Carving out your own value
There is so much going on… too much going on for most entrepreneurs. The same can be said for a large number of freelancers. The nature of remote work sees us deal with a myriad of unrelated external systems, and a wide range of clients. No matter where our strengths lie or what our background is, we eventually run into problems we can’t fix ourselves. We won’t have the resources we need at the moment to do the job right. It might be a marketing issue in a new foreign market, or a communications problem with a team of developers. Most of the advice out there directs remote workers to online communities for help. And while that’s very decent generic advice, if you are serious about your freelance business or startup, I suggest you find a higher quality, more effective community that is tailored to your own specific needs.
There are hundreds of existing online groups that set out to help small business owners, online pioneers, and folks working their side hustles. But these groups are full of inactive members, coaches selling their personal services, and advice so vague that it might as well be one of those 90s motivational posters. The only reason you’re searching these communities is because your business needs help with a specific issue. You, the decision maker, need guidance. And these massive groups don’t care about you even if they have the resources or knowledge you need.
Ideally, you’d find yourself a mentor who would work with you one-on-one. But mentorship is a relationship built over time and not best suited for quick fixes. Also it may be difficult to begin a relationship with a person you are asking to assist you by rushing them into advice on a particular issue. It’s better to have a small community of peers that can assist you in times like these.
But how can you chisel out a valuable few from these massive online groups boasting over 10,000 members?
You’ll need to join these faceless communities first. But your goal from the beginning is the quickly identify who the most valuable members are to you and initiate contact. You should be looking for three things:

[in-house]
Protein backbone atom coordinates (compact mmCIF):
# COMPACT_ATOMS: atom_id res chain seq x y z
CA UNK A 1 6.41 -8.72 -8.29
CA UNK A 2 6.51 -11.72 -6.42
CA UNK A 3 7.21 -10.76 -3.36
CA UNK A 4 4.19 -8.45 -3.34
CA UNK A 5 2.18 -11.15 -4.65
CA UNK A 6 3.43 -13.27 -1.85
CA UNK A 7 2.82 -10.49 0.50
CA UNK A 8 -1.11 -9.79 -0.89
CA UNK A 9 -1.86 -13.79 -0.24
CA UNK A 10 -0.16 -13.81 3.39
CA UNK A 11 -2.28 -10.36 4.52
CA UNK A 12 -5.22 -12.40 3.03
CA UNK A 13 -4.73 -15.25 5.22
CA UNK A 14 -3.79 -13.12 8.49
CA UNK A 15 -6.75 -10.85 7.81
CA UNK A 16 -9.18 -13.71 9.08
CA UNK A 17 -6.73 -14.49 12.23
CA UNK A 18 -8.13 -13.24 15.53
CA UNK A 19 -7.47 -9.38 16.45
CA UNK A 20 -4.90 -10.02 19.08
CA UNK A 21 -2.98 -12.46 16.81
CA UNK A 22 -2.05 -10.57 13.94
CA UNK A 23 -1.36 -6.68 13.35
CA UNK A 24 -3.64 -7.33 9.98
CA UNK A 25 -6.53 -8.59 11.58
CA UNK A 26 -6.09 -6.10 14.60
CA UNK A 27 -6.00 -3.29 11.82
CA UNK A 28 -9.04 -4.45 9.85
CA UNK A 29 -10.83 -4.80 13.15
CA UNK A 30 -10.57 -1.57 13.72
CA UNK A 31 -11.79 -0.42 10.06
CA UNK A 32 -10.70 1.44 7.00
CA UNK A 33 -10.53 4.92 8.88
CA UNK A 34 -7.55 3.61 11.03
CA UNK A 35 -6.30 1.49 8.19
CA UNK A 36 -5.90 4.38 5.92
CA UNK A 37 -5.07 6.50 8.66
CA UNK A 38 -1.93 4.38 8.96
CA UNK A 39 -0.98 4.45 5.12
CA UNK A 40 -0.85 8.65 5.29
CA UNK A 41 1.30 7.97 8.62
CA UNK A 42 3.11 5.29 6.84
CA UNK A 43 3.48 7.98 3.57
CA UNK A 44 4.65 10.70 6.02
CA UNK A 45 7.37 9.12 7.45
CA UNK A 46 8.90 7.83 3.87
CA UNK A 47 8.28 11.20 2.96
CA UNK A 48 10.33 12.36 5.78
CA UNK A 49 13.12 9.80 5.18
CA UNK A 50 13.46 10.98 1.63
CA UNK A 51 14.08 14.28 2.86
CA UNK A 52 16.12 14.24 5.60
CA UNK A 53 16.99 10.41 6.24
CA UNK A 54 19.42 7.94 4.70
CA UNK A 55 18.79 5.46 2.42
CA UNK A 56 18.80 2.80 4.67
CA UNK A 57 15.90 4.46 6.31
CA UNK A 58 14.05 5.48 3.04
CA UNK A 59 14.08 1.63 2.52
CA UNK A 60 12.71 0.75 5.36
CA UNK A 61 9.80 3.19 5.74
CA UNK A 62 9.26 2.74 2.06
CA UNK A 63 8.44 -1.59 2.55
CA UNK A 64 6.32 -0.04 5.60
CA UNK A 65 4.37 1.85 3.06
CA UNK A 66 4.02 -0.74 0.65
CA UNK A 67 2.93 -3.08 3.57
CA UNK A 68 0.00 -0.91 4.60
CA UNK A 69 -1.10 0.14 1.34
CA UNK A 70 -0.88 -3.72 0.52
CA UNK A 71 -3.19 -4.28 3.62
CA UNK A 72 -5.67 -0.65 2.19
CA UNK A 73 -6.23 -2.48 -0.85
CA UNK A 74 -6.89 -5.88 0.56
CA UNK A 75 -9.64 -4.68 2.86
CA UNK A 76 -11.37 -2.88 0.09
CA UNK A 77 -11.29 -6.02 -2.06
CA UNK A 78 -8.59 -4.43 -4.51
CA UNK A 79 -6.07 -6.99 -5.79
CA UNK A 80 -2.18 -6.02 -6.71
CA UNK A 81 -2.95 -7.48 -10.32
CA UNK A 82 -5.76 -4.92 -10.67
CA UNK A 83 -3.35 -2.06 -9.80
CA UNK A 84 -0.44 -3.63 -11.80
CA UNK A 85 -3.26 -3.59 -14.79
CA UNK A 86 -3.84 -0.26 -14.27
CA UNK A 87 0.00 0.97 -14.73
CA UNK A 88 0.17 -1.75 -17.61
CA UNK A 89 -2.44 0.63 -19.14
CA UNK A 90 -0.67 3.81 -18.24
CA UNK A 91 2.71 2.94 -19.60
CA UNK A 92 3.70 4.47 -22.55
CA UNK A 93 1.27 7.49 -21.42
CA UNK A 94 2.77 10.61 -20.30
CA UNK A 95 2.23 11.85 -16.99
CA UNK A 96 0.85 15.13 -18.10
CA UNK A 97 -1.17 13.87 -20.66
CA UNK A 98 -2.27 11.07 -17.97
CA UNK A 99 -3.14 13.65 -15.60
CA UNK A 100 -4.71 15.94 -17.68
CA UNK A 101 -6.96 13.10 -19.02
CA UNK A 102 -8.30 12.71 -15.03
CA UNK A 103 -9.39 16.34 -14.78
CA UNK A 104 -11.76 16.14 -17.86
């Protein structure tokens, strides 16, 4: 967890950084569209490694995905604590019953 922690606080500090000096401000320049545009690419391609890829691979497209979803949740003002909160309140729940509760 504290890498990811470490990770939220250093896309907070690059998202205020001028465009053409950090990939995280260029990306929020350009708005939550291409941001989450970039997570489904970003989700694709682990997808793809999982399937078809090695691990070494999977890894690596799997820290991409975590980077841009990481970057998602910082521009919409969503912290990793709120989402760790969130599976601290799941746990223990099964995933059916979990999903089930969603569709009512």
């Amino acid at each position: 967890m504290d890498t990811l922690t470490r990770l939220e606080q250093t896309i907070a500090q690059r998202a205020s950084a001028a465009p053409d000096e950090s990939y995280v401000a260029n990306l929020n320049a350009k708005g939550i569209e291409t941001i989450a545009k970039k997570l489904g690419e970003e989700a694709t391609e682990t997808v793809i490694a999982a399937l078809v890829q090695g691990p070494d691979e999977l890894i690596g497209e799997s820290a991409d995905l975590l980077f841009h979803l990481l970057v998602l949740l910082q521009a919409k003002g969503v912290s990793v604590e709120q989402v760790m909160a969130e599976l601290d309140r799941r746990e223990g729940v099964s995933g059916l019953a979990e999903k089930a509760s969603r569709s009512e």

You want people who are in a similar situation as you.
You’re looking for people who will understand your situation. It helps if they are in a similar one themselves- just as busy, just as motivated, with the same power to make decisions you have. If they’re in the same industry, that’s a bonus. You only need a few people to fill out your support group so be picky. This is one of those cases where you’re looking for quality over quantity.
You want people who will respond.
Because there will be so few of you in this group, there will be a greater sense of responsibility to respond to each other. None of you will waste the group’s time with trivial matters so each request will be taken more seriously. This makes for a more intimate group as well. You’ll be able to share your vulnerabilities, anxieties and failed strategies with less trepidation. The point is, you want each member to feel that this group is for sharing and answering matters important to your businesses, treating it with respect.
You want people who can actually help.
Much like the advice of always ‘marrying up’ you should try to fill the group with folks who will actually be able to help you. They, in turn, should feel that you can help them as well. The best weddings are when both parties feel they are entering a union better than themselves and that should be what your new business group should feel as well. There will naturally be one or two more successful members. Just try to make sure everyone finds the group valuable or you risk them not fully participating. You can post questions to sort out which members of the larger (10,000+) community have passed certain milestones. This helps qualify people you want to target for invitations to your smaller, niche group.
Now that you have your little support group, you are free to run full speed into your next project. You won’t have to waste time making meaningless posts to a group of thousands. You won’t have to sift through hundreds of responses unrelated to your business looking for advice. You’ll have direct access to a trusted group of souls who are fighting the same fight you are. Over time you’ll find value in the fresh ideas and perspective, emotional stability, and opportunity to vent they provide you.
Let the Remote Work Mentors help you with your tailored communities. Join our free “Ask me Anything” Event on January 12th & 13th.
We will talk about how to get started with Remote Work and an Online Business covering Mindset, Community Building, Marketing & Sales, Tools and Systems and of course Branding.
Join us next week! https://remoteworkmentors.com/ask-me-anything/
See you there!